Full Text Available A new potent Pseudomonas aeruginosa isolate capable for biotransformation of corn oil phytosterol (PS to 4-androstene-3, 17-dione (AD, testosterone (T and boldenone (BOL was identified by phenotypic analysis and 16S rRNA gene sequencing. Sequential statistical strategy was used to optimize the biotransformation process mainly concerning BOL using Factorial design and response surface methodology (RSM. The production of BOL in single step microbial biotransformation from corn oil phytosterols by P. aeruginosa was not previously reported. Results showed that the pH concentration of the medium, (NH42SO4 and KH2PO4 were the most significant factors affecting BOL production. By analyzing the statistical model of three-dimensional surface plot, BOL production increased from 36.8% to 42.4% after the first step of optimization, and the overall biotransformation increased to 51.9%. After applying the second step of the sequential statistical strategy BOL production increased to 53.6%, and the overall biotransformation increased to 91.9% using the following optimized medium composition (g/l distilled water (NH42SO4, 2; KH2PO4, 4; Na2HPO4. 1; MgSO4·7H2O, 0.3; NaCl, 0.1; CaCl2·2H2O, 0.1; FeSO4·7H2O, 0.001; ammonium acetate 0.001; Tween 80, 0.05%; corn oil 0.5%; 8-hydroxyquinoline 0.016; pH 8; 200 rpm agitation speed and incubation time 36 h at 30 °C. Validation experiments proved the adequacy and accuracy of model, and the results showed the predicted value agreed well with the experimental values.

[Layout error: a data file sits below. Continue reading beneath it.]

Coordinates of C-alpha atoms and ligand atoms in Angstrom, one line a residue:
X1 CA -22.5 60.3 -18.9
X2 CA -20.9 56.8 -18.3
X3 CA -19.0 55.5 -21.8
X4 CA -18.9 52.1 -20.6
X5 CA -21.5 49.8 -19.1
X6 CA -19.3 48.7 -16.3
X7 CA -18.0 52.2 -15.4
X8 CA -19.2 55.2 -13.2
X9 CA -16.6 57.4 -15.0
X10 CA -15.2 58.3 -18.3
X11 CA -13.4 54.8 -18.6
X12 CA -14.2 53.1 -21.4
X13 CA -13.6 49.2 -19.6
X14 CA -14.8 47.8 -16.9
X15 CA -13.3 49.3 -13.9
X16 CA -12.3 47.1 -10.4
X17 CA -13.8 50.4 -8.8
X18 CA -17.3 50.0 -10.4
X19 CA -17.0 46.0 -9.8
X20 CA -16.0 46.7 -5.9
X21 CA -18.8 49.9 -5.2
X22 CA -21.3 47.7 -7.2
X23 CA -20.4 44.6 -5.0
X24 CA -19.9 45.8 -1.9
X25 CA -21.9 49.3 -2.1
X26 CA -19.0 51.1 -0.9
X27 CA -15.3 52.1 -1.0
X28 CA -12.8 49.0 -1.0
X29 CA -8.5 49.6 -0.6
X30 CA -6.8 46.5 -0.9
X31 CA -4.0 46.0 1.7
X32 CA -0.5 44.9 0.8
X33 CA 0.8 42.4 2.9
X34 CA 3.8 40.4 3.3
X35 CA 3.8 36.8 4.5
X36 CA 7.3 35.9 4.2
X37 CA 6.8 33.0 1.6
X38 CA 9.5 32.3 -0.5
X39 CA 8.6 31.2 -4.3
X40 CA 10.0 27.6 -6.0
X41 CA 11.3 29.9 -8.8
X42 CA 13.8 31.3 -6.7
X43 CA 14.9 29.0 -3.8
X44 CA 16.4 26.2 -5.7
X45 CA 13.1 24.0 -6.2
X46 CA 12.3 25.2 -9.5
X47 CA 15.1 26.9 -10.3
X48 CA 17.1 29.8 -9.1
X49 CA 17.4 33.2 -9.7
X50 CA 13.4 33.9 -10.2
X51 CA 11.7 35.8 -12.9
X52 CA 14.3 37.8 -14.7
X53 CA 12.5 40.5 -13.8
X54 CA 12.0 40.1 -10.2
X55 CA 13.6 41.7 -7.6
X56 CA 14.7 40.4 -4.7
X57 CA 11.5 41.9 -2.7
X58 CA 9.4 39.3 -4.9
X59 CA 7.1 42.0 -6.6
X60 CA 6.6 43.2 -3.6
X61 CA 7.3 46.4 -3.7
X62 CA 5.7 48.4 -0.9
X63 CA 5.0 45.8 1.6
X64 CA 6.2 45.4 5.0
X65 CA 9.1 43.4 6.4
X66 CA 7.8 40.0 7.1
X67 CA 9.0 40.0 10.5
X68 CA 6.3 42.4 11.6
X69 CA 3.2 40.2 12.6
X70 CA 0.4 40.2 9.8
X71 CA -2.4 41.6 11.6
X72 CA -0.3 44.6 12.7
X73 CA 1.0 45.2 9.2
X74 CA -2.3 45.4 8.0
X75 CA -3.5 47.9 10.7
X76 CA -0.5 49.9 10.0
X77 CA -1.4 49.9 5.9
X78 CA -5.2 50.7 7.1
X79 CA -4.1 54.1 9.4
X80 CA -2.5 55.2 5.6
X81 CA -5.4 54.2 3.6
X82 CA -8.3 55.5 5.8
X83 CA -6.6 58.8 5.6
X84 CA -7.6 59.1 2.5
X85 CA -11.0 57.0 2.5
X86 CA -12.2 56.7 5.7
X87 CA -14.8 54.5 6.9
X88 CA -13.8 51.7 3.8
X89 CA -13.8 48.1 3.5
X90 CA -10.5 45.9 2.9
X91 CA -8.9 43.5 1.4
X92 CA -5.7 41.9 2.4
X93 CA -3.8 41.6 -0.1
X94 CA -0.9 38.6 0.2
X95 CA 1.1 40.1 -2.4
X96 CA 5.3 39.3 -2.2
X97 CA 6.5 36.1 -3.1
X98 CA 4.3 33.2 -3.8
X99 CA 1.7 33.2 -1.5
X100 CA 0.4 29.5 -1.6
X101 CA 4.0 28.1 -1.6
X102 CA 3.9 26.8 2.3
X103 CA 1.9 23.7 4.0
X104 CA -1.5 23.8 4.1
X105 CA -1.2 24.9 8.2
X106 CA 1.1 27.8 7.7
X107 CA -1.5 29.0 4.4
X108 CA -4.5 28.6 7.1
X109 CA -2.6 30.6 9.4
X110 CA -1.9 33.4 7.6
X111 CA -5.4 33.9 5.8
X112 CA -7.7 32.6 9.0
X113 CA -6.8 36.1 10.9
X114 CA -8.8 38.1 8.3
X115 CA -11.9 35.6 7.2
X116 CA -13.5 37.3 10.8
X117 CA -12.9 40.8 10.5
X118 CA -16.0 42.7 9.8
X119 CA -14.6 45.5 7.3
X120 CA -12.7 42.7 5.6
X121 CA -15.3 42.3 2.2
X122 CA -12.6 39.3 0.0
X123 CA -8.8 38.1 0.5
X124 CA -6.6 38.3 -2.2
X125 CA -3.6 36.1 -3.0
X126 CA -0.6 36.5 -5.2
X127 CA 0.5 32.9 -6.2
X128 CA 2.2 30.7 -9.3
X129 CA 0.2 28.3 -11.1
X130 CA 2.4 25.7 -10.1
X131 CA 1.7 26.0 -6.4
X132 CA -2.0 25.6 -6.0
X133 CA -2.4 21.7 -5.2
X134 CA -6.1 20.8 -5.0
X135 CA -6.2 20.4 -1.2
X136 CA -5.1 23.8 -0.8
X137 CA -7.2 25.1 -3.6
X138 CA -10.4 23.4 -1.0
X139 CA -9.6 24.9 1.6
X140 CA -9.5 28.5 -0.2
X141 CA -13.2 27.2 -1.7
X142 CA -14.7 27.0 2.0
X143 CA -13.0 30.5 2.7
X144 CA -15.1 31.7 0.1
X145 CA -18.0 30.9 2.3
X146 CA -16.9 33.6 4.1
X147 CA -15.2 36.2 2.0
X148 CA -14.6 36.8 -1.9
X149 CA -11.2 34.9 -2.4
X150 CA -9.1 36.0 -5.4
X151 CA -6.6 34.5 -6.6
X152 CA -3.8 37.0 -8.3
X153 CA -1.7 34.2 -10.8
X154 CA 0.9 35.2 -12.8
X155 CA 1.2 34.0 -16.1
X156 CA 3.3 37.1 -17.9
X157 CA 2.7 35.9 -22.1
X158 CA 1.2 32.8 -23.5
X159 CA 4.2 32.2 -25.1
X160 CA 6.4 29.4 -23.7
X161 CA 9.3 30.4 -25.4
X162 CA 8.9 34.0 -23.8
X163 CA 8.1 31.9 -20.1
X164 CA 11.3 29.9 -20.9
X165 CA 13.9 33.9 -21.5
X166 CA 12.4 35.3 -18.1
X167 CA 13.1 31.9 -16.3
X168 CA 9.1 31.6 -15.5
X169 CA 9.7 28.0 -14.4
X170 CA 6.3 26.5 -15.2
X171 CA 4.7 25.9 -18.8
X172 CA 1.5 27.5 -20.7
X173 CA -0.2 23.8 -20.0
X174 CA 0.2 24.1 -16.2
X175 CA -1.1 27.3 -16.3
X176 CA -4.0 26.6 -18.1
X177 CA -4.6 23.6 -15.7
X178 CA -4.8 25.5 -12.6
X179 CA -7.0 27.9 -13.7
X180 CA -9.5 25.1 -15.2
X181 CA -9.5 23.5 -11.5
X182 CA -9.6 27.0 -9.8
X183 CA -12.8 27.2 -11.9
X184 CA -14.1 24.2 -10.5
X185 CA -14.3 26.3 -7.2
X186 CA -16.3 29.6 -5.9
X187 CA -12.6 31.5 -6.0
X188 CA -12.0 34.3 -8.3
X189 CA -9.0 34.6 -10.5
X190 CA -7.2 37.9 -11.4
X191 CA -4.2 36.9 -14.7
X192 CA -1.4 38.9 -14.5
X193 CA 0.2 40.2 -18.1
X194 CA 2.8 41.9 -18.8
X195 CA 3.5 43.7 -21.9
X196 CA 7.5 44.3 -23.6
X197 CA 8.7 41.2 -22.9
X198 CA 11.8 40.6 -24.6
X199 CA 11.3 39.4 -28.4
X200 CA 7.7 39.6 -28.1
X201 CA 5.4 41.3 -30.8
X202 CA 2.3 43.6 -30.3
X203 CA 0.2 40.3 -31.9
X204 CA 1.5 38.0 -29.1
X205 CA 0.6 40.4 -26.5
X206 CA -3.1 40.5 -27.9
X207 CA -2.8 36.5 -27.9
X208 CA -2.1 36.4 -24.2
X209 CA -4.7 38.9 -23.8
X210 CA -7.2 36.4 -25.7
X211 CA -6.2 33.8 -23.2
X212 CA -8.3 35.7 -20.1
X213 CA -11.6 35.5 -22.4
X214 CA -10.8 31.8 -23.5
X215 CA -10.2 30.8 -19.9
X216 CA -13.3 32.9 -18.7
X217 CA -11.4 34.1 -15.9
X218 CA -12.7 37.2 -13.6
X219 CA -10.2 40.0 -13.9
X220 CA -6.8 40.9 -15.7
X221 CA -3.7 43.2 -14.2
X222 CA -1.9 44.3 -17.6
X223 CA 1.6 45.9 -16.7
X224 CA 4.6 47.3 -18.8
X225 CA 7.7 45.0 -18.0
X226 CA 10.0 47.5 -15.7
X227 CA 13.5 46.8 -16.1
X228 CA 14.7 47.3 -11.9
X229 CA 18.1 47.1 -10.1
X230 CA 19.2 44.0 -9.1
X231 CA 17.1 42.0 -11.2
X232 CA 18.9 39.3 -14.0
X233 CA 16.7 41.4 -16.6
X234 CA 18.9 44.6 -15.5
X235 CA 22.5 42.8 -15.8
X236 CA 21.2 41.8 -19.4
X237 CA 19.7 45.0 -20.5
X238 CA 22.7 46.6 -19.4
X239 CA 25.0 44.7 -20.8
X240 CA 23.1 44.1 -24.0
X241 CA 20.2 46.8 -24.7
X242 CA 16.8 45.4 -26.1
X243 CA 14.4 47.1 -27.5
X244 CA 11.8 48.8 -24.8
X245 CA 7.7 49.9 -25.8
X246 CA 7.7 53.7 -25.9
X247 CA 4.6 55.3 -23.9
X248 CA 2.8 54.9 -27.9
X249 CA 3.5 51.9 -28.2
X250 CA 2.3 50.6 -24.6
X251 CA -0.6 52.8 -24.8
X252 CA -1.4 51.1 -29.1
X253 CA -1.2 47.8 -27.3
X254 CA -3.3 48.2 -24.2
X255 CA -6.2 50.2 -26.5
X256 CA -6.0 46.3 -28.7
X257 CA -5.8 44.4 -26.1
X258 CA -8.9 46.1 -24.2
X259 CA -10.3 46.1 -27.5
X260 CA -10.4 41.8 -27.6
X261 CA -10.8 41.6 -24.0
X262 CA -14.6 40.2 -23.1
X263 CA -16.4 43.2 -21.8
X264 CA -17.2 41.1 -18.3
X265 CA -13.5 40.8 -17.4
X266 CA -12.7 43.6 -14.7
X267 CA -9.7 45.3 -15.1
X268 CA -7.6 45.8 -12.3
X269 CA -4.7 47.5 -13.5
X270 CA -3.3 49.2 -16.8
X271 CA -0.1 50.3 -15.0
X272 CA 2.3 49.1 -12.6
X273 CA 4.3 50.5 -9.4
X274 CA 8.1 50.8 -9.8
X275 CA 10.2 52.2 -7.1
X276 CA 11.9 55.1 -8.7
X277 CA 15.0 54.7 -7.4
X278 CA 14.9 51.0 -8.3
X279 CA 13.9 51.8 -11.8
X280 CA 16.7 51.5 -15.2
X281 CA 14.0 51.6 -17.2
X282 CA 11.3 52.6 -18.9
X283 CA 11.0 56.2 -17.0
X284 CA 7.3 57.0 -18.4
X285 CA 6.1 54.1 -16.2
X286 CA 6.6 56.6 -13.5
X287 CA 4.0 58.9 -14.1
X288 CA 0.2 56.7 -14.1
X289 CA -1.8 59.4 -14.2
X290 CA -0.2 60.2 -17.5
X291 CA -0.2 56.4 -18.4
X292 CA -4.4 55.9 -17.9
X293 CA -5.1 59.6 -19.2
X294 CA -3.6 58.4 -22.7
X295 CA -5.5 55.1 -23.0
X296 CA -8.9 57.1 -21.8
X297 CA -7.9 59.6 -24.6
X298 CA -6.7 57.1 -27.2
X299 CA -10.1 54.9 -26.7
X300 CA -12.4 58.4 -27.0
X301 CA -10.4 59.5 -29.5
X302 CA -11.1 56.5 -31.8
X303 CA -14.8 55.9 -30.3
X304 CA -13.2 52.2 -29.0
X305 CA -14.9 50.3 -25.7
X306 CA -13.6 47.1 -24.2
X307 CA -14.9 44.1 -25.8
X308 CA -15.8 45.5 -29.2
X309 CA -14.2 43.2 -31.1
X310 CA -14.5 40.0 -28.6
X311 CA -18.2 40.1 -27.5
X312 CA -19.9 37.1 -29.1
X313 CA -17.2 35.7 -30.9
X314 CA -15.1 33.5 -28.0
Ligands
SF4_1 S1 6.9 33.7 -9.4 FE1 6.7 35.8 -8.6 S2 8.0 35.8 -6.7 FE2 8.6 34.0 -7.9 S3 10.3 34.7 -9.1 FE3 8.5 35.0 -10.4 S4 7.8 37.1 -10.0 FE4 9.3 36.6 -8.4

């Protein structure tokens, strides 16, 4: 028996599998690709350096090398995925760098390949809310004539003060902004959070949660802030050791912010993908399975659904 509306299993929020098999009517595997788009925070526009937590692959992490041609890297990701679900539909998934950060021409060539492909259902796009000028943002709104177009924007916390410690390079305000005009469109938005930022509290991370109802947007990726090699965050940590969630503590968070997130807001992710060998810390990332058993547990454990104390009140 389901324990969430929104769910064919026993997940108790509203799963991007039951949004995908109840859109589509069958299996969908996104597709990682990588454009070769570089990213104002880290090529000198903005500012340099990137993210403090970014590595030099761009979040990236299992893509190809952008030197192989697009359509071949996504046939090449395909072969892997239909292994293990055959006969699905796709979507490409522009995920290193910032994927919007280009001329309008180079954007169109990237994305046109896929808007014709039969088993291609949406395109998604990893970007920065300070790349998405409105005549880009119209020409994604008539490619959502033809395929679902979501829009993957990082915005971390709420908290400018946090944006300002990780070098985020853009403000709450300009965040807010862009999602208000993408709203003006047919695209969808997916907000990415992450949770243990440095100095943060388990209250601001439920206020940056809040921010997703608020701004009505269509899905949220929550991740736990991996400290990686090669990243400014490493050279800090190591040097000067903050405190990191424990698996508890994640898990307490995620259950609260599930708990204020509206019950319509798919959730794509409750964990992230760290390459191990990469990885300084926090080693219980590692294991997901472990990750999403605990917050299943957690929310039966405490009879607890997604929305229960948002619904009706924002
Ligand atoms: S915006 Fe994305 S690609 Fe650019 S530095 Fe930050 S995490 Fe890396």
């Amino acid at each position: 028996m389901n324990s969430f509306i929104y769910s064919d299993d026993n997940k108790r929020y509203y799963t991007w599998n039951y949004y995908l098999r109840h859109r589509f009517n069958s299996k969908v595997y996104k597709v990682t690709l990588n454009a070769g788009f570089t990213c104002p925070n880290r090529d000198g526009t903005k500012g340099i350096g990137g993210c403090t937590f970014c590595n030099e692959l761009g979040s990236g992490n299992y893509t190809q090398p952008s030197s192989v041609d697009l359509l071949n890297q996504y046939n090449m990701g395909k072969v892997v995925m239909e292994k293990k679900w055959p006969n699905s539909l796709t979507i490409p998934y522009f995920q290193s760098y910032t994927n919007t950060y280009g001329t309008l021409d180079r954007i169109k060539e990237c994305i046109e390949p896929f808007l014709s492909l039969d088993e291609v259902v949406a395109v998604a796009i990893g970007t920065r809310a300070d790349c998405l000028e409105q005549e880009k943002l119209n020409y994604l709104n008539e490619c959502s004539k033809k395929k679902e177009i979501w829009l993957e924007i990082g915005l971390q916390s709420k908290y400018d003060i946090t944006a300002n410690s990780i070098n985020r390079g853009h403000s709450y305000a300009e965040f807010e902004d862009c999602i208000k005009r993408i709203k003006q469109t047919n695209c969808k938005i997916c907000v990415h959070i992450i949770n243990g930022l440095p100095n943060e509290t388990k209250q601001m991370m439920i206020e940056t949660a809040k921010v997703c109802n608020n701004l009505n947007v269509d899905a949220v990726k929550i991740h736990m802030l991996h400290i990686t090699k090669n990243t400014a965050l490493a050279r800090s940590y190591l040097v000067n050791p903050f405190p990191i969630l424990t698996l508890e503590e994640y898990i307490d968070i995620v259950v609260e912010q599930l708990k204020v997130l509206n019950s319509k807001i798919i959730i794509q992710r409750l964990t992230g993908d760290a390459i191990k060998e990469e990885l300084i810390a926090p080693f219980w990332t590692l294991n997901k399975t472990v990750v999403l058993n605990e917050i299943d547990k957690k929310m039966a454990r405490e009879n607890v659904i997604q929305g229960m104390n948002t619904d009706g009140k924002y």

9. (Bio)transformation of 2,4-dinitroanisole (DNAN) in soils

    Energy Technology Data Exchange (ETDEWEB)